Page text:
Noncommutative Geometry And Optimal Transport

Author: Pierre Martinetti
Publisher: American Mathematical Soc.
ISBN: 1470422972
Size: 18.50 MB
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The distance formula in noncommutative geometry was introduced by Connes at the end of the 1980s. It is a generalization of Riemannian geodesic distance that makes sense in a noncommutative setting, and provides an original tool to study the geometry of the space of states on an algebra. It also has an intriguing echo in physics, for it yields a metric interpretation for the Higgs field. In the 1990s, Rieffel noticed that this distance is a noncommutative version of the Wasserstein distance of order 1 in the theory of optimal transport. More exactly, this is a noncommutative generalization of Kantorovich dual formula of the Wasserstein distance. Connes distance thus offers an unexpected connection between an ancient mathematical problem and the most recent discovery in high energy physics. The meaning of this connection is far from clear. Yet, Rieffel's observation suggests that Connes distance may provide an interesting starting point for a theory of optimal transport in noncommutative geometry. This volume contains several review papers that will give the reader an extensive introduction to the metric aspect of noncommutative geometry and its possible interpretation as a Wasserstein distance on a quantum space, as well as several topic papers.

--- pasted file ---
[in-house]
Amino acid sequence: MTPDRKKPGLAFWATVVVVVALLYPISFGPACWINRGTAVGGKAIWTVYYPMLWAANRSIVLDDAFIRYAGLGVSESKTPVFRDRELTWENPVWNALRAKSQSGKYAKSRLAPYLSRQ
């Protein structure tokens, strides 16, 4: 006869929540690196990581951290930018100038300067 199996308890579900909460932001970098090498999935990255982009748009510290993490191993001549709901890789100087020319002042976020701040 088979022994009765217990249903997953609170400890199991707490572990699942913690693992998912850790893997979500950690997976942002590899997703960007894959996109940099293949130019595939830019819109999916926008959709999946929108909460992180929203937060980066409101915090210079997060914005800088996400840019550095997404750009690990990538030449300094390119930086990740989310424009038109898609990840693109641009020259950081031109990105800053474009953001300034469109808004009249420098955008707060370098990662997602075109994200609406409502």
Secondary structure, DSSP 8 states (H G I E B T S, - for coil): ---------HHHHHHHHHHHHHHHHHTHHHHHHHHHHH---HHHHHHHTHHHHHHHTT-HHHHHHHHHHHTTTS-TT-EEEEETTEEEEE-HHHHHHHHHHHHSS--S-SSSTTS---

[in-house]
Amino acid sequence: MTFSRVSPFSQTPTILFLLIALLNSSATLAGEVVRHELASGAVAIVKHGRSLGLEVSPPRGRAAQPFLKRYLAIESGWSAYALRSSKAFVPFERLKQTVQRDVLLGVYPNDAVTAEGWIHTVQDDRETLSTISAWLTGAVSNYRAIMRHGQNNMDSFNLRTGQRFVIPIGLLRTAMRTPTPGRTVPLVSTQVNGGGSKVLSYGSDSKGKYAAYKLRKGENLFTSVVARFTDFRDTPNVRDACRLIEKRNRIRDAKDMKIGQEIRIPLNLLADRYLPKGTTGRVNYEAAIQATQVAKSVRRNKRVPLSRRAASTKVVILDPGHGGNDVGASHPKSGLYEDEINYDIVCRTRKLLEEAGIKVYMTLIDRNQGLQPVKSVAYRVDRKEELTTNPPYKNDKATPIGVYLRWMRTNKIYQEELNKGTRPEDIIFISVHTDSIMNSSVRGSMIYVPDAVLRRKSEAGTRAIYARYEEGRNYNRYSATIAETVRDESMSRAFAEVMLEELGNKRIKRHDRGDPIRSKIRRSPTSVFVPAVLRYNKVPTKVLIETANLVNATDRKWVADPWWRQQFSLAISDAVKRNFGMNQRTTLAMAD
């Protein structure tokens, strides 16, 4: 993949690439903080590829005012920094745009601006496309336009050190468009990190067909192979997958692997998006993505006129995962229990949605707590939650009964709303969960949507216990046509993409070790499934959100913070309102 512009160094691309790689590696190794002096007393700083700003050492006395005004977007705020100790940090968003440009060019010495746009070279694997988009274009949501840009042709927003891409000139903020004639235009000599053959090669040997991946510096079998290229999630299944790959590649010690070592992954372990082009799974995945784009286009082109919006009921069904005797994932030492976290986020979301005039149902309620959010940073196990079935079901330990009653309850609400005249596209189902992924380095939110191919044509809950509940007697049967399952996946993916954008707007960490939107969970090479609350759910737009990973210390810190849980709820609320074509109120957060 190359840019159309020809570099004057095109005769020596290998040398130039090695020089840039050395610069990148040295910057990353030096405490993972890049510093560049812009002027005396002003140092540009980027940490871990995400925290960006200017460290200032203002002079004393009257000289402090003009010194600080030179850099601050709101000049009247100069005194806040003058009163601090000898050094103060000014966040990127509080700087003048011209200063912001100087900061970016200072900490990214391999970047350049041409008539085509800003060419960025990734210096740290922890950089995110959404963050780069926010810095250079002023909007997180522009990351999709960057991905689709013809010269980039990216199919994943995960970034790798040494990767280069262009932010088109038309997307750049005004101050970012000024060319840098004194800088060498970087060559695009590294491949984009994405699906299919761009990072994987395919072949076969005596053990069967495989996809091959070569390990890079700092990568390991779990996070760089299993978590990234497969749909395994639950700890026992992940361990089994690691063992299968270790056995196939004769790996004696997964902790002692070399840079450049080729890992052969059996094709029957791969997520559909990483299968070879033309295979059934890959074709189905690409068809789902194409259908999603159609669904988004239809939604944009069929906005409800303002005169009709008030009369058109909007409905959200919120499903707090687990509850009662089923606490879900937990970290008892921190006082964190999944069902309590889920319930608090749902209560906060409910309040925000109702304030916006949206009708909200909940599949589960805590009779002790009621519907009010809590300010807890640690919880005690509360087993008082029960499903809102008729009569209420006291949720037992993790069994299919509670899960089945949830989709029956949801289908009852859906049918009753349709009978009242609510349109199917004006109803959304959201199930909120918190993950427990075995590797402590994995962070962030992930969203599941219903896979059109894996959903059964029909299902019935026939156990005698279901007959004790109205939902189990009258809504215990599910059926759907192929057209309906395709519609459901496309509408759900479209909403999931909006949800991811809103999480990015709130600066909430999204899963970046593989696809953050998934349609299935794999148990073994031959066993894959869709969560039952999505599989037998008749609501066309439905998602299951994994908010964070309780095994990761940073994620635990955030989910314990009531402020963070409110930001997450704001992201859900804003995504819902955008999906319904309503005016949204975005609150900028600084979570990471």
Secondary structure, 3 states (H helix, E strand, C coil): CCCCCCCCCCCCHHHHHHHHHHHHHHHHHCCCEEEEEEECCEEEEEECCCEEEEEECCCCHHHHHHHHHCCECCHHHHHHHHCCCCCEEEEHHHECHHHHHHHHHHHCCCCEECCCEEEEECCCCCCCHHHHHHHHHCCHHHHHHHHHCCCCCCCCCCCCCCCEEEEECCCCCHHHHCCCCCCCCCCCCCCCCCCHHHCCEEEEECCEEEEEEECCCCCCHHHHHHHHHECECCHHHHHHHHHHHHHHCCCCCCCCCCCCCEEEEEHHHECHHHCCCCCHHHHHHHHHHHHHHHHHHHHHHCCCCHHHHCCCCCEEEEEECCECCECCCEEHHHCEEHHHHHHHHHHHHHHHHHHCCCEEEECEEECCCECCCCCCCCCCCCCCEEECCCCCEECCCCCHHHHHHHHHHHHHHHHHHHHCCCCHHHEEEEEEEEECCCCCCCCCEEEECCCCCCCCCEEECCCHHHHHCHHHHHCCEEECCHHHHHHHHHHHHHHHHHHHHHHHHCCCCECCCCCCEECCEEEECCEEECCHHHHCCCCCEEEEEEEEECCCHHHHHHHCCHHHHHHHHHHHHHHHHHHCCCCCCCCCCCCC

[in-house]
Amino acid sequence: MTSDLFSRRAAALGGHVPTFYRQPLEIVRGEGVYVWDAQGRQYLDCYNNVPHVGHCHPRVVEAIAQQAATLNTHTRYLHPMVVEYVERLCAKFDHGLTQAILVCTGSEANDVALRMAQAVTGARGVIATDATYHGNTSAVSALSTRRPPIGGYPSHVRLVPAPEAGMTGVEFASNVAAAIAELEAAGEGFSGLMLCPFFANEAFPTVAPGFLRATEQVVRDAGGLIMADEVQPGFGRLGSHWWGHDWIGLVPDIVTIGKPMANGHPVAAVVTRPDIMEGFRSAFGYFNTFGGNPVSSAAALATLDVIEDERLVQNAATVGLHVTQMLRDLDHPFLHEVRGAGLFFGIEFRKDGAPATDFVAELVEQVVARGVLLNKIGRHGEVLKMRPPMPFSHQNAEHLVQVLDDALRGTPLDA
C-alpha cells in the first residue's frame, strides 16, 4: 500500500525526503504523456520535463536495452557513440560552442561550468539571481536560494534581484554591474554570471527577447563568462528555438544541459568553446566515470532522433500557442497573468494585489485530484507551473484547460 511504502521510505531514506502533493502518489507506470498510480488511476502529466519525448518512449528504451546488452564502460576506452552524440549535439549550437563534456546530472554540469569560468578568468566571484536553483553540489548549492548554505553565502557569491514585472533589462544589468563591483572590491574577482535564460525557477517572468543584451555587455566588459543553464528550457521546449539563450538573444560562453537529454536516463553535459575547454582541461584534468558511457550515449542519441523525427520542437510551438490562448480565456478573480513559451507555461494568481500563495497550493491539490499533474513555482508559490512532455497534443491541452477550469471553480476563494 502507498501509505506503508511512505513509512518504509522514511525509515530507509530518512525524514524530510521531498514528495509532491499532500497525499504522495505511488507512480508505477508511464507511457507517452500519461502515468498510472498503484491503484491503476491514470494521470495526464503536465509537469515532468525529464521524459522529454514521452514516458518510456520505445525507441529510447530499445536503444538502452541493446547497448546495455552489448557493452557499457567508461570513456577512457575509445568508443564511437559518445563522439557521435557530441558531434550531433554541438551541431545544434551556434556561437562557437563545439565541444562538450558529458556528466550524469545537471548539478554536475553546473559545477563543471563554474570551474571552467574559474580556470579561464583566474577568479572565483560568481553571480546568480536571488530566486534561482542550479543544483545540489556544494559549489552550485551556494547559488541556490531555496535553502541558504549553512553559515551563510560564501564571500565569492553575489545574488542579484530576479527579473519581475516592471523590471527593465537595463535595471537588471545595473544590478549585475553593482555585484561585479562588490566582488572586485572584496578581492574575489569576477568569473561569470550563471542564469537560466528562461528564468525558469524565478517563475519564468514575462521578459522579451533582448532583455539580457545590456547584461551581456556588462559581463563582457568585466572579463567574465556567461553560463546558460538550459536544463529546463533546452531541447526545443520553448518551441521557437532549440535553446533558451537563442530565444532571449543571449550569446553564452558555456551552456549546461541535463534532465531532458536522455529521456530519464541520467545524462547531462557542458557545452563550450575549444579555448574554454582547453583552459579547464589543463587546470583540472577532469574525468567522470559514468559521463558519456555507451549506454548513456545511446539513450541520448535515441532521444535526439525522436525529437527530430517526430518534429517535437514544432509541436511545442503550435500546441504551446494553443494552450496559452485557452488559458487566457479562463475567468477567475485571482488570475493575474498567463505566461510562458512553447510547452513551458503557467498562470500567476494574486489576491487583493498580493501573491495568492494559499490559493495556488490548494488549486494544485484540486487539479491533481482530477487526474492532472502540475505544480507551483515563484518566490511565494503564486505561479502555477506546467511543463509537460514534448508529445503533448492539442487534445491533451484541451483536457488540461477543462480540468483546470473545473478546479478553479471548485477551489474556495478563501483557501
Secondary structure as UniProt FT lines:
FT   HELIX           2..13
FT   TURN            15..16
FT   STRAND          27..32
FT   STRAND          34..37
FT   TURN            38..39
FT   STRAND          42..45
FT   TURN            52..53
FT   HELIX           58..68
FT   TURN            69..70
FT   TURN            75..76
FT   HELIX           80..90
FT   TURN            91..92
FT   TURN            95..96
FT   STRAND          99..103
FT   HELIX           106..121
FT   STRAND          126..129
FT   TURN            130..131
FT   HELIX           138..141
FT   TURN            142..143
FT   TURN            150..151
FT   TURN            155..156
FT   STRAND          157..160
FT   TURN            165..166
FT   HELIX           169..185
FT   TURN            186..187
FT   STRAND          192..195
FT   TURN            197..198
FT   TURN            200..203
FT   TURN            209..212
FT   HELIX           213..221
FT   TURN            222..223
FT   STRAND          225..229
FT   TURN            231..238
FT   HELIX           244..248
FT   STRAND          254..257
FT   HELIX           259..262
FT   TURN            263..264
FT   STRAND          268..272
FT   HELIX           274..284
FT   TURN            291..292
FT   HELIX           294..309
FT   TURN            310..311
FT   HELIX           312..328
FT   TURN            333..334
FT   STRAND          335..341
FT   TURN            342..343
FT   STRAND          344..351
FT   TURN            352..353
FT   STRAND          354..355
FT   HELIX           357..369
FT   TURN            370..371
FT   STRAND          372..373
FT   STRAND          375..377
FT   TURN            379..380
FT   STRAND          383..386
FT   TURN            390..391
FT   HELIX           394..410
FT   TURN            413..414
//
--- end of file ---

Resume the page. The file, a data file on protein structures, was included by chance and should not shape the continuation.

Approximate Quantum Markov Chains

Author: David Sutter
Publisher: Springer
ISBN: 3319787322
Size: 11.10 MB